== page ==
There are lots of materials on how to procedurally generate levels for a videogame, but they mostly focus on obtaining the layout of the level and exist in a vacuum where having generated said layout means you have reached the end goal. For 3D games, however, it is rarely ideal to just have empty rooms connected by similarly empty corridors - you want to have some kinds of props and decorations all over the level to make it more appealing.

What approaches are there to reasonably decorate a procedurally generated level?

Before you can even begin to place props in a room you need to know what type of room it is, because what props are acceptable candidates for placement depends on the room(bookcases are welcome in libraries, but not in bathrooms). The problem with any generic level generation algorithm is that you end up with a bunch of nondescript rooms, so you will need to have an algorithm that somehow identifies and assigns room types by their properties.

The problem grows more complex when you realize that some props have more placement constraints - chandeliers can't be placed randomly as we expect them to be placed according to some spatial patterns.

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    \$\begingroup\$ Interior design is a broad topic. What context(s) are you working with in terms of types of environments & decorators? \$\endgroup\$
    – Pikalek
    Sep 10, 2020 at 15:15
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    \$\begingroup\$ There are as many approaches as there are games that use them. To get good answers, you need to narrow this down to the specific problems your game needs to solve. What kinds of rooms and decorations do you have in your game? What kinds of constraints does each have? What kind of generator are you using? What kinds of properties should it use to assign room types? \$\endgroup\$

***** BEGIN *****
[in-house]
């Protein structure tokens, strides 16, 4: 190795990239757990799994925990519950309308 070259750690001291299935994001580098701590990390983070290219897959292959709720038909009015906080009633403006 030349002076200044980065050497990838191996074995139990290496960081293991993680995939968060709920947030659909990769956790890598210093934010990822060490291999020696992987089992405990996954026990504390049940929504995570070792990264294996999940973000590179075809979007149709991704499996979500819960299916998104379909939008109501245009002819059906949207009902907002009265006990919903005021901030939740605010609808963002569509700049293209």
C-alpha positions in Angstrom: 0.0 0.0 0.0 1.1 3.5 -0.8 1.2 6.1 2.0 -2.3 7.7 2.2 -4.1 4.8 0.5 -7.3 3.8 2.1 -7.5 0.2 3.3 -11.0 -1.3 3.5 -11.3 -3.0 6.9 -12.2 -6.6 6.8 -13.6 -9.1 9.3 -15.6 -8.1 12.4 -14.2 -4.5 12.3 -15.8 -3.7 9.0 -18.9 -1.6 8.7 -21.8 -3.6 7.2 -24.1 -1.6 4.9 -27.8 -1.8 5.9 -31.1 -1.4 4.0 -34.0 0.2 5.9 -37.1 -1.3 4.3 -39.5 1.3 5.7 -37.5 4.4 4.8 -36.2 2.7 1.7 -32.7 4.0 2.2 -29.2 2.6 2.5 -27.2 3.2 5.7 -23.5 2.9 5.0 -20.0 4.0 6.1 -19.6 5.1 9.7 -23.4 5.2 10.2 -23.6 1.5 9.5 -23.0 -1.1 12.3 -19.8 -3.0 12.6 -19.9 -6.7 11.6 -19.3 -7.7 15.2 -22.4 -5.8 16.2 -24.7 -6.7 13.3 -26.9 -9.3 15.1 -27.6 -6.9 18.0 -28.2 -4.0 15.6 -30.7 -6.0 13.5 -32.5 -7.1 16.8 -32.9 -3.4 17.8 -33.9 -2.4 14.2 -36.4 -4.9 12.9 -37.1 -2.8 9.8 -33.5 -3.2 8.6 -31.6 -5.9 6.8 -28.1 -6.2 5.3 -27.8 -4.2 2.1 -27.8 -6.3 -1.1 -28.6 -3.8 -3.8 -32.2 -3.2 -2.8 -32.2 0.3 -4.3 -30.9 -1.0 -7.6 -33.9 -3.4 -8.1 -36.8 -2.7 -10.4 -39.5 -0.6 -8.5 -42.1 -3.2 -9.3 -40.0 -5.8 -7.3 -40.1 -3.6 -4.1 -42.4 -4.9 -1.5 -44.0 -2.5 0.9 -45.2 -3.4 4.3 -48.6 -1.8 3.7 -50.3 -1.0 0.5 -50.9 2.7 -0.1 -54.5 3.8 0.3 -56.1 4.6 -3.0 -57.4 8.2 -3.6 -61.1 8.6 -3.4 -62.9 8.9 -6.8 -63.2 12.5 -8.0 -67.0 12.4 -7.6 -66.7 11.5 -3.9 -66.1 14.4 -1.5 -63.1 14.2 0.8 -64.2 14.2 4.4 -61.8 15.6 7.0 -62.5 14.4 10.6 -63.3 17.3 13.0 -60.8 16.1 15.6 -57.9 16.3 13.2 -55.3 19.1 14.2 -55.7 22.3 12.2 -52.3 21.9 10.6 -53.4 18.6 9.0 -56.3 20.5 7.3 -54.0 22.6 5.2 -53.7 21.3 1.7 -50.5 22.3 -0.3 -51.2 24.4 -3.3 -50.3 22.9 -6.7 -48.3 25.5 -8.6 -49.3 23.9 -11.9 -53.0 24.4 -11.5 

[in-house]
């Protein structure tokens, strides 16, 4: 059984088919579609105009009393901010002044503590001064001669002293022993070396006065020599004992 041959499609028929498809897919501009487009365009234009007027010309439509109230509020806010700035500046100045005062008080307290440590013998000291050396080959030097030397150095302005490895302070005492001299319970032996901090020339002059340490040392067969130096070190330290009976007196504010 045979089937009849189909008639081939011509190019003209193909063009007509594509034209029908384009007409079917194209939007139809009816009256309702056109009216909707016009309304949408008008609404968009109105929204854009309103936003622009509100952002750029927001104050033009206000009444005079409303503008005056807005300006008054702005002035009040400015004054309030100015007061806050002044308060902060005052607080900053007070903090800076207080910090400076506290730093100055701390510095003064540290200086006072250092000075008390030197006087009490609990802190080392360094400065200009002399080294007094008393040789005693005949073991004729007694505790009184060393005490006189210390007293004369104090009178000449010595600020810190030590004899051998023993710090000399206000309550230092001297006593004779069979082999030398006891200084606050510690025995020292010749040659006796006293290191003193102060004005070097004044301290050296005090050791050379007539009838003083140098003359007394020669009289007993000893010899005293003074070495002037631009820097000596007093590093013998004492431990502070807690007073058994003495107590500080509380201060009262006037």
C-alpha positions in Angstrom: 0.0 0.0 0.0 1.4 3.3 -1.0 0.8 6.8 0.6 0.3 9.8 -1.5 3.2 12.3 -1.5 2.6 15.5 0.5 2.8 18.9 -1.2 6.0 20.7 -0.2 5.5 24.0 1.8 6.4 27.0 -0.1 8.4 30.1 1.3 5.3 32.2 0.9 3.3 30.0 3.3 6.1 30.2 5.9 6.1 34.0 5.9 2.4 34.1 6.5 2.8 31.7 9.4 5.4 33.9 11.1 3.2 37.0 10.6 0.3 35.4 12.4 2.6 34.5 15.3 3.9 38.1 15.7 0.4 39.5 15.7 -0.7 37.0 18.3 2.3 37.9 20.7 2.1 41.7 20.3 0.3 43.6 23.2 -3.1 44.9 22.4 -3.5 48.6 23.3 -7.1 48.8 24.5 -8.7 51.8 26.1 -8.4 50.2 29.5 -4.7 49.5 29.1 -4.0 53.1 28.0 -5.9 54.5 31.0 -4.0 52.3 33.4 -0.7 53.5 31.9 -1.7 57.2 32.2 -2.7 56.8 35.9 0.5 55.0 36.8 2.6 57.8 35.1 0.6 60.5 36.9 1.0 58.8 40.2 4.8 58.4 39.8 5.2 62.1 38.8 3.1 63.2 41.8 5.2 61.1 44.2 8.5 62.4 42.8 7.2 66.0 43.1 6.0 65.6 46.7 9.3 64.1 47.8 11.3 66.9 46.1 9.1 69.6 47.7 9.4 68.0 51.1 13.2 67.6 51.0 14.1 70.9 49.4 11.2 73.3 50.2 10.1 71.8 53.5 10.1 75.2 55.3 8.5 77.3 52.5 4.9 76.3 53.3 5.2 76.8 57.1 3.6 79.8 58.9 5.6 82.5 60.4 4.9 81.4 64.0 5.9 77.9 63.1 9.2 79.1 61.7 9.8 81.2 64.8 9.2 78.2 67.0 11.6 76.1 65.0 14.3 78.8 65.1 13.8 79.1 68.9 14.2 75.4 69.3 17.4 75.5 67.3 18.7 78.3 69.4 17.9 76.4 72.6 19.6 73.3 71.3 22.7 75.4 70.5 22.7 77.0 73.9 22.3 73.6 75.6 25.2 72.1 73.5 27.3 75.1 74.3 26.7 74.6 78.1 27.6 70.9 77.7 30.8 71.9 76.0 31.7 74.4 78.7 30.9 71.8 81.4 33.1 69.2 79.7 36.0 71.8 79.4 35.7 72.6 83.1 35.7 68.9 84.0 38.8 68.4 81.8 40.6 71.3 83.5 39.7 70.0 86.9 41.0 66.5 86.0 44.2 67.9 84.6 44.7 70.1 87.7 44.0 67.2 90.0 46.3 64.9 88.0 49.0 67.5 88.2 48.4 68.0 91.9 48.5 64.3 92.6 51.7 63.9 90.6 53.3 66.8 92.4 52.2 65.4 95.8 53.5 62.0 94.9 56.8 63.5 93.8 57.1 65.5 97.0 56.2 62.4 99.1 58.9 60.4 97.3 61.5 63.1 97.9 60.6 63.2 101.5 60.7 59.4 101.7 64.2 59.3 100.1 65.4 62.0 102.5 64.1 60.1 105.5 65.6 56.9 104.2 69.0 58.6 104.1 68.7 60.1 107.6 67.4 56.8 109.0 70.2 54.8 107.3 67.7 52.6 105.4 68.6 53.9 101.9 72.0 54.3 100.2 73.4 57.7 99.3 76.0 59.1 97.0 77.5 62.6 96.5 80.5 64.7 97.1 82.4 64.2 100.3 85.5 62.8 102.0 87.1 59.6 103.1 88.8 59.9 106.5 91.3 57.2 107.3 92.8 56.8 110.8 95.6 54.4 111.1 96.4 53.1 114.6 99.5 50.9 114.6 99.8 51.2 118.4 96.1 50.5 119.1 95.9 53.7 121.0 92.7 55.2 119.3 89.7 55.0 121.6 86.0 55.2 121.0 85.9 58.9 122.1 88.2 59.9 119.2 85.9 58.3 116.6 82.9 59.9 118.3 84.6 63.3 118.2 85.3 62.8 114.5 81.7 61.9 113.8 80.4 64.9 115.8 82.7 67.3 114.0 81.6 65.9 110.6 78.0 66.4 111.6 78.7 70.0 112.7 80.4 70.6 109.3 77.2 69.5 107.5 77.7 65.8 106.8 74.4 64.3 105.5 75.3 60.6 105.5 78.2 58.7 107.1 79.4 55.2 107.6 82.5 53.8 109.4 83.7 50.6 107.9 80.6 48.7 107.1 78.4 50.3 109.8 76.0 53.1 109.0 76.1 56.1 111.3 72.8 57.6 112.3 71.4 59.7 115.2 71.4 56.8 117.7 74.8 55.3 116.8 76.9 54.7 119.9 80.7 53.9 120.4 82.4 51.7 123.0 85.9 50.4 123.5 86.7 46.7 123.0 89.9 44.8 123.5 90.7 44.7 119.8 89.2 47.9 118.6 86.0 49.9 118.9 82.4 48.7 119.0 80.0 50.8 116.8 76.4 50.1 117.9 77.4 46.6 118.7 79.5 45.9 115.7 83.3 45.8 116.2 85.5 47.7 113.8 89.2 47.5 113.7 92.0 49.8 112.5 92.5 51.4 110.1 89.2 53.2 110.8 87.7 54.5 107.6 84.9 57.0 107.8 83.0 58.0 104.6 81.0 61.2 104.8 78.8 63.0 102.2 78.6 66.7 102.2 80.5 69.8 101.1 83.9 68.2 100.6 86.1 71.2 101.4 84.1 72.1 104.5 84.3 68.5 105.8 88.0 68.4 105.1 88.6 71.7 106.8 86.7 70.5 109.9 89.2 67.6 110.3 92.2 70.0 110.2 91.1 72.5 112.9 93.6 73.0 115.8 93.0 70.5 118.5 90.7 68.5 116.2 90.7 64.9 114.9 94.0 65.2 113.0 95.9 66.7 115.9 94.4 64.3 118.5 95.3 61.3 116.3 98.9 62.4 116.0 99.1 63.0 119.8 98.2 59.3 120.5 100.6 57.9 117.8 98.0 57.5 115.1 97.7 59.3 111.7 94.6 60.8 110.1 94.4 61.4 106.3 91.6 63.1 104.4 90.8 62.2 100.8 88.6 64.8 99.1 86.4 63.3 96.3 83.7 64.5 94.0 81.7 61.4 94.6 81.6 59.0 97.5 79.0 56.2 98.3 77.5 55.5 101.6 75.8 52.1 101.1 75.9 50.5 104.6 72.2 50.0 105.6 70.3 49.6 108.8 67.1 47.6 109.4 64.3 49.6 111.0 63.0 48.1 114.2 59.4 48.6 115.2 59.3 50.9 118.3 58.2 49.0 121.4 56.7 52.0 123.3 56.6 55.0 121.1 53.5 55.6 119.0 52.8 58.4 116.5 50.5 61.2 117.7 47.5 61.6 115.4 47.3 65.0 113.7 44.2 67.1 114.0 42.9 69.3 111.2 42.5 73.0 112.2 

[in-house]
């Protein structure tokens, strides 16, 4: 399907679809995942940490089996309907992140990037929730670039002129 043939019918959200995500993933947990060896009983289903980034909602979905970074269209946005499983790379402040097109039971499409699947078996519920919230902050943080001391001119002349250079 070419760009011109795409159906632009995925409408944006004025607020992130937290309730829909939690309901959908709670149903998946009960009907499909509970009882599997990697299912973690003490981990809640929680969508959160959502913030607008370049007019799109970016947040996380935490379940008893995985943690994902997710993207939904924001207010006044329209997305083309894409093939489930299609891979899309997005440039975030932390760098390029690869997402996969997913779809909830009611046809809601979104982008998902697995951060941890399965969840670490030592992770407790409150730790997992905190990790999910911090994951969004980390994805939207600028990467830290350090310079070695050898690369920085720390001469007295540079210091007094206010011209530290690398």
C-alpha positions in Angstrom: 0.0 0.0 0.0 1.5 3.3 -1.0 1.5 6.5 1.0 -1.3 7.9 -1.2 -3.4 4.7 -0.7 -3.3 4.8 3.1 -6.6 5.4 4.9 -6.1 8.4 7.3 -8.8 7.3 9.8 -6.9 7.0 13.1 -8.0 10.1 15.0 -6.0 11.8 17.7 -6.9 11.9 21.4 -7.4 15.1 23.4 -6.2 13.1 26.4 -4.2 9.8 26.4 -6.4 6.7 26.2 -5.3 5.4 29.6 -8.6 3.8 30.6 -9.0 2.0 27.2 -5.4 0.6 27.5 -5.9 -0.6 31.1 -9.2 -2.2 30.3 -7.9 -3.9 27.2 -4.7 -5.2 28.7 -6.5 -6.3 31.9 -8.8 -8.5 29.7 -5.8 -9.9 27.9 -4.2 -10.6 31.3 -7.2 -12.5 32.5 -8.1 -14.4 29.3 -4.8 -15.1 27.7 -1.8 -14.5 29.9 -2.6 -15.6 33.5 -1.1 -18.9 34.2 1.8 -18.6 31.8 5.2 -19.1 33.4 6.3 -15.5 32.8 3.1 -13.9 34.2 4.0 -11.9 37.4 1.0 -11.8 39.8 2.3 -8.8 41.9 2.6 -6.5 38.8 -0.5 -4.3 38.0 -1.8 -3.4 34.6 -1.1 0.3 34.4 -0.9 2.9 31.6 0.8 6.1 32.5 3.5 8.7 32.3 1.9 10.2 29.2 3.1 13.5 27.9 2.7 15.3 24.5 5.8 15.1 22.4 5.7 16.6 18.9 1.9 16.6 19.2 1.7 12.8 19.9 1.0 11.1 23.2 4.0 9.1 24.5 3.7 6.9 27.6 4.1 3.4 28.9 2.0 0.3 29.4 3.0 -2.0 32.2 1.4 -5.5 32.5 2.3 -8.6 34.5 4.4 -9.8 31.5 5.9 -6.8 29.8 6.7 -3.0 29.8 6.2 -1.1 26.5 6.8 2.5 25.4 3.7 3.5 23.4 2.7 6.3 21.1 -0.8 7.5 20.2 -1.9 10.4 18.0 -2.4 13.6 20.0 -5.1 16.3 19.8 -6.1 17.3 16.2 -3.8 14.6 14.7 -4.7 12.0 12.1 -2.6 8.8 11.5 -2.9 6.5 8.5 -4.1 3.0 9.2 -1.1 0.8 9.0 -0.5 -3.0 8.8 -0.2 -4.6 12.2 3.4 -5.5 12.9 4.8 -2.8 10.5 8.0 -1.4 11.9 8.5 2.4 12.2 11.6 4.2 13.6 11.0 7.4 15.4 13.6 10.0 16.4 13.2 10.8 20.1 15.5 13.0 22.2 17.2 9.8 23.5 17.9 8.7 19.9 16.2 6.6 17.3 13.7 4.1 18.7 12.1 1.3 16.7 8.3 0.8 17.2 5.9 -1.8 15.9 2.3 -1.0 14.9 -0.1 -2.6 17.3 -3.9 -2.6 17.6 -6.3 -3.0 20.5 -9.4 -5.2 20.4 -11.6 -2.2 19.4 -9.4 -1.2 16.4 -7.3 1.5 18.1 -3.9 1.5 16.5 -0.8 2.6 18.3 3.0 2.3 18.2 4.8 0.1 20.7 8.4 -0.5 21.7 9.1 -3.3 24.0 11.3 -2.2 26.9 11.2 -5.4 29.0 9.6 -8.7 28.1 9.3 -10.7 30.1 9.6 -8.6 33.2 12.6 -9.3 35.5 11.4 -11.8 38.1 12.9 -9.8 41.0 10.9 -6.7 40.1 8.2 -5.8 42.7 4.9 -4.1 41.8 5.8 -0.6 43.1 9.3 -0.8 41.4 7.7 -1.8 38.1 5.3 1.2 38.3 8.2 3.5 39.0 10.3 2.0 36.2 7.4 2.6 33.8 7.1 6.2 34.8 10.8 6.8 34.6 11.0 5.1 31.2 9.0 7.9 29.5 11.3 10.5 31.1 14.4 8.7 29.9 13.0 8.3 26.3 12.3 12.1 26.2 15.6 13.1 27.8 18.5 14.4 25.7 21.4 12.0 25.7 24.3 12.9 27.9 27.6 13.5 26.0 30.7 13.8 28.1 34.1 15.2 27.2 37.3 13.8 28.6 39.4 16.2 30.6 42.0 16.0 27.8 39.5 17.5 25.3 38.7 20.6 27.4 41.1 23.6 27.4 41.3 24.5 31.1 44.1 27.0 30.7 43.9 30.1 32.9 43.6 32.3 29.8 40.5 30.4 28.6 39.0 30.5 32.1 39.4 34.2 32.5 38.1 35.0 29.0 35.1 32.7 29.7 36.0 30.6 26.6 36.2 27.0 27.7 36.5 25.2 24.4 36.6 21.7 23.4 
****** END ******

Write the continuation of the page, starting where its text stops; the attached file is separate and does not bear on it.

– DMGregory
    Sep 10, 2020 at 15:18

1 Answer 1


To begin with, let us set some constraints: -we are working with a 3D tile based system (the procedural environment is made of 3D model segments) that can be connected logically to each other. -the tiles are used to form rooms and hallways, and you need to keep track of rooms for theming.

Each 3d tile contains more than just its mesh and texture. It will also contain positions for the props in the scene. Each prop position should be tied to a list which contains the acceptable props. E.g. a prop position next to a wall might be able to have bookshelves, tables, or banners, whereas a prop position on the ceiling might be able to have lamps, or skulls dangling, etc. You can further refine this by assigning theme tags to the individual props to know what options you have to pick from for a particular room theme.

When you generate your room, you can randomly assign a theme for the room and then scatter a random number of props to the available prop positions. Or, you can make every position have a prop. It is all artist's choice at that point.

As I recall, this is very similar to how Bethesda made the dungeons for skyrim and oblivion, although they created premade templates of tile/prop combinations and used those to quickly assemble the dungeons manually.


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